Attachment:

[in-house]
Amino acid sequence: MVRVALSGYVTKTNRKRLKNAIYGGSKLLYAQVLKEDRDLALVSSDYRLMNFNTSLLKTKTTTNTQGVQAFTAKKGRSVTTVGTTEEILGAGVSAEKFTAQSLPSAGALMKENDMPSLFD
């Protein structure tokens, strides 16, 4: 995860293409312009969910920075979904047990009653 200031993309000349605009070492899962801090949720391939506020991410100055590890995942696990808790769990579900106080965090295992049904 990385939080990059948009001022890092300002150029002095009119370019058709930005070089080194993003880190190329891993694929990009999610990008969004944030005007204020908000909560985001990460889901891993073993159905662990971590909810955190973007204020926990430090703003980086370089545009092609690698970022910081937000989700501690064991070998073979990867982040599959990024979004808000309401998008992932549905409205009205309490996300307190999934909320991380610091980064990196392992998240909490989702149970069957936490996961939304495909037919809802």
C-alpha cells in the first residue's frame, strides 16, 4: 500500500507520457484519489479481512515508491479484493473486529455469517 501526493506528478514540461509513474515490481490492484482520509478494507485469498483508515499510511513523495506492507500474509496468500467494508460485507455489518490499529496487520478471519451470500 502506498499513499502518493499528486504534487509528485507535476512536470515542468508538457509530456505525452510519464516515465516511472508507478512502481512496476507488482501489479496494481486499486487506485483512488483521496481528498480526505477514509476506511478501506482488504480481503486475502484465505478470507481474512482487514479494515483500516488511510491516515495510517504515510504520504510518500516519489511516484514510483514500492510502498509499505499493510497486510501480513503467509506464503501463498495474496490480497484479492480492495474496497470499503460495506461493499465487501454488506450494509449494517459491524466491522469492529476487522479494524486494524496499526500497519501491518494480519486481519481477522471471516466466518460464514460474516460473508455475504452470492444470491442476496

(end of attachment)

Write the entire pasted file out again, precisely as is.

[in-house]
Amino acid sequence: MVRVALSGYVTKTNRKRLKNAIYGGSKLLYAQVLKEDRDLALVSSDYRLMNFNTSLLKTKTTTNTQGVQAFTAKKGRSVTTVGTTEEILGAGVSAEKFTAQSLPSAGALMKENDMPSLFD
């Protein structure tokens, strides 16, 4: 995860293409312009969910920075979904047990009653 200031993309000349605009070492899962801090949720391939506020991410100055590890995942696990808790769990579900106080965090295992049904 990385939080990059948009001022890092300002150029002095009119370019058709930005070089080194993003880190190329891993694929990009999610990008969004944030005007204020908000909560985001990460889901891993073993159905662990971590909810955190973007204020926990430090703003980086370089545009092609690698970022910081937000989700501690064991070998073979990867982040599959990024979004808000309401998008992932549905409205009205309490996300307190999934909320991380610091980064990196392992998240909490989702149970069957936490996961939304495909037919809802």
C-alpha cells in the first residue's frame, strides 16, 4: 500500500507520457484519489479481512515508491479484493473486529455469517 501526493506528478514540461509513474515490481490492484482520509478494507485469498483508515499510511513523495506492507500474509496468500467494508460485507455489518490499529496487520478471519451470500 502506498499513499502518493499528486504534487509528485507535476512536470515542468508538457509530456505525452510519464516515465516511472508507478512502481512496476507488482501489479496494481486499486487506485483512488483521496481528498480526505477514509476506511478501506482488504480481503486475502484465505478470507481474512482487514479494515483500516488511510491516515495510517504515510504520504510518500516519489511516484514510483514500492510502498509499505499493510497486510501480513503467509506464503501463498495474496490480497484479492480492495474496497470499503460495506461493499465487501454488506450494509449494517459491524466491522469492529476487522479494524486494524496499526500497519501491518494480519486481519481477522471471516466466518460464514460474516460473508455475504452470492444470491442476496